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The differences between all the empanadas in South America

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‘Empanada’ means ‘wrapped in bread or dough’ which is a very apt description for these little beauties which originated in Spain in the 1500s. They made their way across the Atlantic (together with a whole host of less pleasant Spanish traditions!) and are now an indelible fixture on the South American culinary landscape.

Empanadas are similar to British savoury pies (and in particular the Cornish pasty) although they are (usually) smaller and the fillings are not as sloppy. Empanadas vary greatly from country to country and from province to province, so here’s a rundown of the most popular.

Empanadas at a gas station in Argentina. (Picture: JP Pagan)


This is arguably the home of the South American empanada, and the ground beef (with sliced onion, boiled egg and – sometimes – raisins and/or olives) variety is the most common. Argentine empanadas are on the small side. Other popular fillings include: ham and cheese, chicken and (during Lent) fish.


Bolivian empanadas, known as salteñas are filled with meat, potatoes, peas and carrots and are very sweet, sticky and juicy. They are traditionally eaten in the morning and are utterly delicious (if you ask me). Similar varieties are available in Northern Argentina and parts of Peru.

Street vendors often sell the best salteñas. (Picture: Madeleine Holland)


Spanish style empanadas aren’t that common in Brazil, although they are gaining traction. However, fried empanadas known as pasteis are exceedingly popular throughout Brazil: we’ll blog about them sometime soon!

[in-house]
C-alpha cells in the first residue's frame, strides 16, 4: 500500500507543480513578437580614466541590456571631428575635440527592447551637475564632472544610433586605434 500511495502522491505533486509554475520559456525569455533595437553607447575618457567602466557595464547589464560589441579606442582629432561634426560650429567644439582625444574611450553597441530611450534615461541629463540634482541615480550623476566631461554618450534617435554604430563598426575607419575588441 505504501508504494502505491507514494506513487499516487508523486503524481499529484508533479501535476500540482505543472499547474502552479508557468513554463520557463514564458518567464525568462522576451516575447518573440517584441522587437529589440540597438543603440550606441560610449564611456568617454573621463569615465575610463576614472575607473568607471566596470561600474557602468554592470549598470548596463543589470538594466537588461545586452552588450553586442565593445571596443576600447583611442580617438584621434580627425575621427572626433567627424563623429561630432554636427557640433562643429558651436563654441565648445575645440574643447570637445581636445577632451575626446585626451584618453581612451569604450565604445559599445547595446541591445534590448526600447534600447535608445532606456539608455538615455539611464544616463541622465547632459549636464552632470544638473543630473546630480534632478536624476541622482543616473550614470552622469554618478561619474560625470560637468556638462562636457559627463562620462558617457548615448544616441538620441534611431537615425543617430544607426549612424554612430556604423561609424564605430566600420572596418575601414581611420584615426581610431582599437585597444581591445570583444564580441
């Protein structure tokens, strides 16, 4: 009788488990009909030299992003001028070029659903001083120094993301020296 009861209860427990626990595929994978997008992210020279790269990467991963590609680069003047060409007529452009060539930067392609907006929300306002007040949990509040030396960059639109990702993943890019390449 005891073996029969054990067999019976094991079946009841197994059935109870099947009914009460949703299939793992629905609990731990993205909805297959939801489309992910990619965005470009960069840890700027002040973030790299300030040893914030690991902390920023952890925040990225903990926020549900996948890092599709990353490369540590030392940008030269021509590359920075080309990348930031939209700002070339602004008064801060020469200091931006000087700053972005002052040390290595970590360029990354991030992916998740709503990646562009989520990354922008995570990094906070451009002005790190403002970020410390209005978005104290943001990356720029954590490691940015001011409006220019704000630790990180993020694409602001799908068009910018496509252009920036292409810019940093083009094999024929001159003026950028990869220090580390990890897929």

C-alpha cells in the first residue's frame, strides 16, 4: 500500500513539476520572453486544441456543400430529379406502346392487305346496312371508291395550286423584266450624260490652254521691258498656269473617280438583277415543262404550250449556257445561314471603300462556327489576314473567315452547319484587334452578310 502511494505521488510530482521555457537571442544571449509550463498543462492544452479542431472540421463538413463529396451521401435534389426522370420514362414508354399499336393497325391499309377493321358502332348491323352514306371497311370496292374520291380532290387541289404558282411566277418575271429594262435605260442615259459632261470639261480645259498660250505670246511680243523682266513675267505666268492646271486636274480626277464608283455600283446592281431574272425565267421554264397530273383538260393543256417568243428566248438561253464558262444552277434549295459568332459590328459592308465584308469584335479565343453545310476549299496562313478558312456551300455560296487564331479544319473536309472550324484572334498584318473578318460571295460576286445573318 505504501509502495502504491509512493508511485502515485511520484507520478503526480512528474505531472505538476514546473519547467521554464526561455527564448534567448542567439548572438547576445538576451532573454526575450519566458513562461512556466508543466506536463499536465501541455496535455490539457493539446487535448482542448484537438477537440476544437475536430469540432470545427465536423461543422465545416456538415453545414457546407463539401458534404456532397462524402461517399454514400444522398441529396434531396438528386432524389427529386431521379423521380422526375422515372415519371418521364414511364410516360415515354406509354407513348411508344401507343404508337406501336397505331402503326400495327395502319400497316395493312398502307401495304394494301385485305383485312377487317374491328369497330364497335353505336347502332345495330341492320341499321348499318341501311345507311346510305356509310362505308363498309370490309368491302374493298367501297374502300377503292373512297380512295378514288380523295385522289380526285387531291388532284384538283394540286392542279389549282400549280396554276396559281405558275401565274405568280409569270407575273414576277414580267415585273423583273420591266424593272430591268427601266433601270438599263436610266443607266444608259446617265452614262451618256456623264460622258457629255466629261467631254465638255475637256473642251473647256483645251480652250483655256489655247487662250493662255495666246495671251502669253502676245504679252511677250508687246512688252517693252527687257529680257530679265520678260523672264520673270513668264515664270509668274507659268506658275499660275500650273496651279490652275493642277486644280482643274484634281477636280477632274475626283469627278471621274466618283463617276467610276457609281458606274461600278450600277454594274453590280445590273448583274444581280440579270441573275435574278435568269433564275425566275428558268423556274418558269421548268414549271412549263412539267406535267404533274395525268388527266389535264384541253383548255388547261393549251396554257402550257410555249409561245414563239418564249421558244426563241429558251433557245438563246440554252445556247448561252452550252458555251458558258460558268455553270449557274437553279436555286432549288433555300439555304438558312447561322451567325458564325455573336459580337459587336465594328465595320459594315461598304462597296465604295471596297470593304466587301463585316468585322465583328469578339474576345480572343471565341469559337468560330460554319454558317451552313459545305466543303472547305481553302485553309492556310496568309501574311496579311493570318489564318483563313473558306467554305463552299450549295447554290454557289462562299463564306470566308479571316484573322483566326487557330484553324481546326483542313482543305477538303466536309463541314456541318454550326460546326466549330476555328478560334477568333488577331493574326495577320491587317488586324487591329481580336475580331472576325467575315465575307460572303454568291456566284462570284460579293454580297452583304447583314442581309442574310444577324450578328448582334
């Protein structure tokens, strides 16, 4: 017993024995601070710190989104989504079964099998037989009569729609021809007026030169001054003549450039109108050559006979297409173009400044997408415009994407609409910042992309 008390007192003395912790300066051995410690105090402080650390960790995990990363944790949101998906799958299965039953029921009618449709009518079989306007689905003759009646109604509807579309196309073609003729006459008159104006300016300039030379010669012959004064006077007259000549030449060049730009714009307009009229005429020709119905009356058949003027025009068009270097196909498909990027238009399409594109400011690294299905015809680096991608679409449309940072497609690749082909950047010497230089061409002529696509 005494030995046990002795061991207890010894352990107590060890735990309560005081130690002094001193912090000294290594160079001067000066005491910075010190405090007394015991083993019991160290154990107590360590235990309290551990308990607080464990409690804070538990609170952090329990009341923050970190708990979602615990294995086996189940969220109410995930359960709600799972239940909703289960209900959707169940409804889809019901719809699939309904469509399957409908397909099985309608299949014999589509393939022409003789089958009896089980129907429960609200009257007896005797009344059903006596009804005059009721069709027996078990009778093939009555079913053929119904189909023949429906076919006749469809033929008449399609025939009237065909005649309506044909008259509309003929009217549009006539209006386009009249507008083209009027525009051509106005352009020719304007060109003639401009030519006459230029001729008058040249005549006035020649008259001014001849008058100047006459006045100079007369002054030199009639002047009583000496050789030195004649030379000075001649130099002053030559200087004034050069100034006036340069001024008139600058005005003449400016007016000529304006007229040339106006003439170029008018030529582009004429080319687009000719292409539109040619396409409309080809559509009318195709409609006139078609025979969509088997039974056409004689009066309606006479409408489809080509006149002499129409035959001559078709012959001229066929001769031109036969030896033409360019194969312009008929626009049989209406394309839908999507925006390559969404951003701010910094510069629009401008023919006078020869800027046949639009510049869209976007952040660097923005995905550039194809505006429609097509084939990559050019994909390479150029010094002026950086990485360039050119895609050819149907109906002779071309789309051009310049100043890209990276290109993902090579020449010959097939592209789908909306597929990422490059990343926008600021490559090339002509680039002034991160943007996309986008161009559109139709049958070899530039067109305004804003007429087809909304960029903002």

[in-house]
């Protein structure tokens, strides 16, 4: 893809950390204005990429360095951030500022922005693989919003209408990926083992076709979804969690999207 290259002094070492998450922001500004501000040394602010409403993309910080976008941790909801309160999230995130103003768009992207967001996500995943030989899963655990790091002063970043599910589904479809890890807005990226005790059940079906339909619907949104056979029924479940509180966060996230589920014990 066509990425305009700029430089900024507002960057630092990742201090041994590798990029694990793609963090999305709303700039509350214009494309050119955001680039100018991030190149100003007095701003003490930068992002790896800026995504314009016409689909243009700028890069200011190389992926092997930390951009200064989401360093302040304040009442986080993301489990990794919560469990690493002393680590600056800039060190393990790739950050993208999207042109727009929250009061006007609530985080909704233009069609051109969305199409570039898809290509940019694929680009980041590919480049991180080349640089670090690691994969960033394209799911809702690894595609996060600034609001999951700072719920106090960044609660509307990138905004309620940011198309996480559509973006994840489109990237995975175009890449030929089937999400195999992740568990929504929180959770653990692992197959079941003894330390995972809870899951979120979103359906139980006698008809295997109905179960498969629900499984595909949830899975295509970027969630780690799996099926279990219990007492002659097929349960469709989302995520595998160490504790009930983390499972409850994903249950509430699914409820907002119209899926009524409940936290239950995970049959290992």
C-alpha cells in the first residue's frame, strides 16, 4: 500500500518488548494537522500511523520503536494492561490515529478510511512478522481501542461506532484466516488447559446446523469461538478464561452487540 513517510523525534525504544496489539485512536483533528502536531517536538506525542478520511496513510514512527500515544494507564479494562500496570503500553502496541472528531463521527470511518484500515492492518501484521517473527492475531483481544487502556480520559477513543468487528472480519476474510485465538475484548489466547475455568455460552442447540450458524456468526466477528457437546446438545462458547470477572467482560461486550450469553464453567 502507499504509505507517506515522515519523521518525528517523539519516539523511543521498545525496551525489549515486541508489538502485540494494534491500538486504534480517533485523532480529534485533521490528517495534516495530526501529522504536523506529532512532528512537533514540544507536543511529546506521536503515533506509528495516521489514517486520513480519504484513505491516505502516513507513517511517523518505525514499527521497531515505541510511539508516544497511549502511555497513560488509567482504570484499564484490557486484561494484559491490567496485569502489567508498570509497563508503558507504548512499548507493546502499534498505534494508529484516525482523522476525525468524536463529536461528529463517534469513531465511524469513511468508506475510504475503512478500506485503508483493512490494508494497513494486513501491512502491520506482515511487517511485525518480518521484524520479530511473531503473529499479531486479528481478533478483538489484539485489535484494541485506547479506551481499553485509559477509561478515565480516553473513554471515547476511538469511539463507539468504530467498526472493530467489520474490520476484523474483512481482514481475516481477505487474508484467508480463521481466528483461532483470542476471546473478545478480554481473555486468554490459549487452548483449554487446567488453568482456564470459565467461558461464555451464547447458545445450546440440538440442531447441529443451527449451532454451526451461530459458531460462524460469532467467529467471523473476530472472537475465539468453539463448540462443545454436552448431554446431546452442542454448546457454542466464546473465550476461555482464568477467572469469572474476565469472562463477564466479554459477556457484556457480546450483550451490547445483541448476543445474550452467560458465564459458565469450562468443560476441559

Chilean empanadas are bigger than their Argentine counterparts, and the meat-filled variety always includes olives (watch out for the pits!) and raisins. Fried seafood empanadas are also popular.

Spoiled for choice in Chile. (Picture: Alex Soble)


For a small country Ecuador has a vast array of regional empanadas. On the altiplano, empanadas de morocho are made from corn and filled with rice, peas and beef before being deep fried, while empanadas de viento feature regular dough filled with cheese, and served with a sprinkling of sugar. In coastal regions, empanadas are made from mashed plaintain and filled with cheese, chicken or shrimp.


Peruvian empanadas are pretty similar to the Argentine variety, but they are sprinkled with icing sugar and lime juice before they are eaten…weird, but strangely moreish once you get used to the concept.

Credit to Jamie Cat for the cover photo of this blog.


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